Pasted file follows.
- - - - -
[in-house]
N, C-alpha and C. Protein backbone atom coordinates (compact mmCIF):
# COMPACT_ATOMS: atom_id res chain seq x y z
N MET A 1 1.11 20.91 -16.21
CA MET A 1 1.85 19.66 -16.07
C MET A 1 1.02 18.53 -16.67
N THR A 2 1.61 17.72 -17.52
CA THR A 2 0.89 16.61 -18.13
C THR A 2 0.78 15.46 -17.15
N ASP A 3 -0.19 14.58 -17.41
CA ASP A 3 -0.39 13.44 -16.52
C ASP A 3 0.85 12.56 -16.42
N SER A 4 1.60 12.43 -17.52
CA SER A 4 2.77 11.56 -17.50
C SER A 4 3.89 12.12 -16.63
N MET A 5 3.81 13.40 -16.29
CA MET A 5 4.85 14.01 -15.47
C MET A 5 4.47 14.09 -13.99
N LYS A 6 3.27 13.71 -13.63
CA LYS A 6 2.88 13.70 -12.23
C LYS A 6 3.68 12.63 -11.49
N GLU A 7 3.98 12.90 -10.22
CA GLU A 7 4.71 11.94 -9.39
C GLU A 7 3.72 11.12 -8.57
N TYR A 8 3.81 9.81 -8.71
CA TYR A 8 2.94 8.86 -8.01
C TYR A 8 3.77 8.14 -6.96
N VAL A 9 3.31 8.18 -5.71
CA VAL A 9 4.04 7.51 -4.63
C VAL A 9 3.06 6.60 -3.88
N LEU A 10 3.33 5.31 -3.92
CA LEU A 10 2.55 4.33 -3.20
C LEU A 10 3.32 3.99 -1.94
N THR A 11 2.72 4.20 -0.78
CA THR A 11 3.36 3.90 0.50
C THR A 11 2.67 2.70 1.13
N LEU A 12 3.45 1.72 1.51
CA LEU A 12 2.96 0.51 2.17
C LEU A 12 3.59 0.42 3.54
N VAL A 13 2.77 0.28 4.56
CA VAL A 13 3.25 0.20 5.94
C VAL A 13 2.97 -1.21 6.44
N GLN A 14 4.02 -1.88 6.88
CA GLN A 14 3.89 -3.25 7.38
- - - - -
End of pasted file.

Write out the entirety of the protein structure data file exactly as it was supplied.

[in-house]
N, C-alpha and C. Protein backbone atom coordinates (compact mmCIF):
# COMPACT_ATOMS: atom_id res chain seq x y z
N MET A 1 1.11 20.91 -16.21
CA MET A 1 1.85 19.66 -16.07
C MET A 1 1.02 18.53 -16.67
N THR A 2 1.61 17.72 -17.52
CA THR A 2 0.89 16.61 -18.13
C THR A 2 0.78 15.46 -17.15
N ASP A 3 -0.19 14.58 -17.41
CA ASP A 3 -0.39 13.44 -16.52
C ASP A 3 0.85 12.56 -16.42
N SER A 4 1.60 12.43 -17.52
CA SER A 4 2.77 11.56 -17.50
C SER A 4 3.89 12.12 -16.63
N MET A 5 3.81 13.40 -16.29
CA MET A 5 4.85 14.01 -15.47
C MET A 5 4.47 14.09 -13.99
N LYS A 6 3.27 13.71 -13.63
CA LYS A 6 2.88 13.70 -12.23
C LYS A 6 3.68 12.63 -11.49
N GLU A 7 3.98 12.90 -10.22
CA GLU A 7 4.71 11.94 -9.39
C GLU A 7 3.72 11.12 -8.57
N TYR A 8 3.81 9.81 -8.71
CA TYR A 8 2.94 8.86 -8.01
C TYR A 8 3.77 8.14 -6.96
N VAL A 9 3.31 8.18 -5.71
CA VAL A 9 4.04 7.51 -4.63
C VAL A 9 3.06 6.60 -3.88
N LEU A 10 3.33 5.31 -3.92
CA LEU A 10 2.55 4.33 -3.20
C LEU A 10 3.32 3.99 -1.94
N THR A 11 2.72 4.20 -0.78
CA THR A 11 3.36 3.90 0.50
C THR A 11 2.67 2.70 1.13
N LEU A 12 3.45 1.72 1.51
CA LEU A 12 2.96 0.51 2.17
C LEU A 12 3.59 0.42 3.54
N VAL A 13 2.77 0.28 4.56
CA VAL A 13 3.25 0.20 5.94
C VAL A 13 2.97 -1.21 6.44
N GLN A 14 4.02 -1.88 6.88
CA GLN A 14 3.89 -3.25 7.38